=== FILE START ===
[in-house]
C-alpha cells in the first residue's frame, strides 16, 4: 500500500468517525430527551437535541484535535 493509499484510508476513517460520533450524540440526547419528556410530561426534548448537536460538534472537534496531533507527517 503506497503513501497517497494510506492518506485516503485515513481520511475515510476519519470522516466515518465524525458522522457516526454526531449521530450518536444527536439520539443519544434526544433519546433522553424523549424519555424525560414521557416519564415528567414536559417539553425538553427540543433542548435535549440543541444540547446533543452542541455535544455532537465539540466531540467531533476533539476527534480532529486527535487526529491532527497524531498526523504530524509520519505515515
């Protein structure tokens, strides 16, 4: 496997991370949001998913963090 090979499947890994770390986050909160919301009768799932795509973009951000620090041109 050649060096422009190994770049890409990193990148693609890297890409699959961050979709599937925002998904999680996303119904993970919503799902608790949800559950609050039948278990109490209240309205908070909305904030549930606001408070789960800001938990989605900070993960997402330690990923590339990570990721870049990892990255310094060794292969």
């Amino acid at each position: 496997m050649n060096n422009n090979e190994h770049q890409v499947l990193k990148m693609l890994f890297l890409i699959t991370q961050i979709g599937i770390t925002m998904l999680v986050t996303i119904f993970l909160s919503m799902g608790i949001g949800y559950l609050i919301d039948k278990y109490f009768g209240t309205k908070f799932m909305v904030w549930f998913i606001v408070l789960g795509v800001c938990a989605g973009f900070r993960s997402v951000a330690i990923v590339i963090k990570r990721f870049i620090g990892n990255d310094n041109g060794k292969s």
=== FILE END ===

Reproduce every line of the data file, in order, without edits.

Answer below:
[in-house]
C-alpha cells in the first residue's frame, strides 16, 4: 500500500468517525430527551437535541484535535 493509499484510508476513517460520533450524540440526547419528556410530561426534548448537536460538534472537534496531533507527517 503506497503513501497517497494510506492518506485516503485515513481520511475515510476519519470522516466515518465524525458522522457516526454526531449521530450518536444527536439520539443519544434526544433519546433522553424523549424519555424525560414521557416519564415528567414536559417539553425538553427540543433542548435535549440543541444540547446533543452542541455535544455532537465539540466531540467531533476533539476527534480532529486527535487526529491532527497524531498526523504530524509520519505515515
């Protein structure tokens, strides 16, 4: 496997991370949001998913963090 090979499947890994770390986050909160919301009768799932795509973009951000620090041109 050649060096422009190994770049890409990193990148693609890297890409699959961050979709599937925002998904999680996303119904993970919503799902608790949800559950609050039948278990109490209240309205908070909305904030549930606001408070789960800001938990989605900070993960997402330690990923590339990570990721870049990892990255310094060794292969």
């Amino acid at each position: 496997m050649n060096n422009n090979e190994h770049q890409v499947l990193k990148m693609l890994f890297l890409i699959t991370q961050i979709g599937i770390t925002m998904l999680v986050t996303i119904f993970l909160s919503m799902g608790i949001g949800y559950l609050i919301d039948k278990y109490f009768g209240t309205k908070f799932m909305v904030w549930f998913i606001v408070l789960g795509v800001c938990a989605g973009f900070r993960s997402v951000a330690i990923v590339i963090k990570r990721f870049i620090g990892n990255d310094n041109g060794k292969s």